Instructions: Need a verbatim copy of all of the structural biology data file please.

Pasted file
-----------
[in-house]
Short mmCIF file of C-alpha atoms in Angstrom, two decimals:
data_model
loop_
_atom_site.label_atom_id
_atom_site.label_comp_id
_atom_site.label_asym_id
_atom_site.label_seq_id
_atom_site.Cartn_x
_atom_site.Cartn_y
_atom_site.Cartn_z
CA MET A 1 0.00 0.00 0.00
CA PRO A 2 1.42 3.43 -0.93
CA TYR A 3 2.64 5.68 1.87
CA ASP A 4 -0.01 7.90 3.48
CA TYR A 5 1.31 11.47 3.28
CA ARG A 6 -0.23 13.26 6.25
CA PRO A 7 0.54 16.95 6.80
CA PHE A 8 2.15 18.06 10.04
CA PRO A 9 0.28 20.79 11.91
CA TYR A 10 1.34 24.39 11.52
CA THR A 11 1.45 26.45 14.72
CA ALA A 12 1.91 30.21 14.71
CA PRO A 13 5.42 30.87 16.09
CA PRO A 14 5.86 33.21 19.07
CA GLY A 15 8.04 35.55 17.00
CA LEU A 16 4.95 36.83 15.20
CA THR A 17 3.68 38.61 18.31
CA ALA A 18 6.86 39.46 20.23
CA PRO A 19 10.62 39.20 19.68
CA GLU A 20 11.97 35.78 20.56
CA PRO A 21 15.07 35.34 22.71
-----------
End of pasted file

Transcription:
[in-house]
Short mmCIF file of C-alpha atoms in Angstrom, two decimals:
data_model
loop_
_atom_site.label_atom_id
_atom_site.label_comp_id
_atom_site.label_asym_id
_atom_site.label_seq_id
_atom_site.Cartn_x
_atom_site.Cartn_y
_atom_site.Cartn_z
CA MET A 1 0.00 0.00 0.00
CA PRO A 2 1.42 3.43 -0.93
CA TYR A 3 2.64 5.68 1.87
CA ASP A 4 -0.01 7.90 3.48
CA TYR A 5 1.31 11.47 3.28
CA ARG A 6 -0.23 13.26 6.25
CA PRO A 7 0.54 16.95 6.80
CA PHE A 8 2.15 18.06 10.04
CA PRO A 9 0.28 20.79 11.91
CA TYR A 10 1.34 24.39 11.52
CA THR A 11 1.45 26.45 14.72
CA ALA A 12 1.91 30.21 14.71
CA PRO A 13 5.42 30.87 16.09
CA PRO A 14 5.86 33.21 19.07
CA GLY A 15 8.04 35.55 17.00
CA LEU A 16 4.95 36.83 15.20
CA THR A 17 3.68 38.61 18.31
CA ALA A 18 6.86 39.46 20.23
CA PRO A 19 10.62 39.20 19.68
CA GLU A 20 11.97 35.78 20.56
CA PRO A 21 15.07 35.34 22.71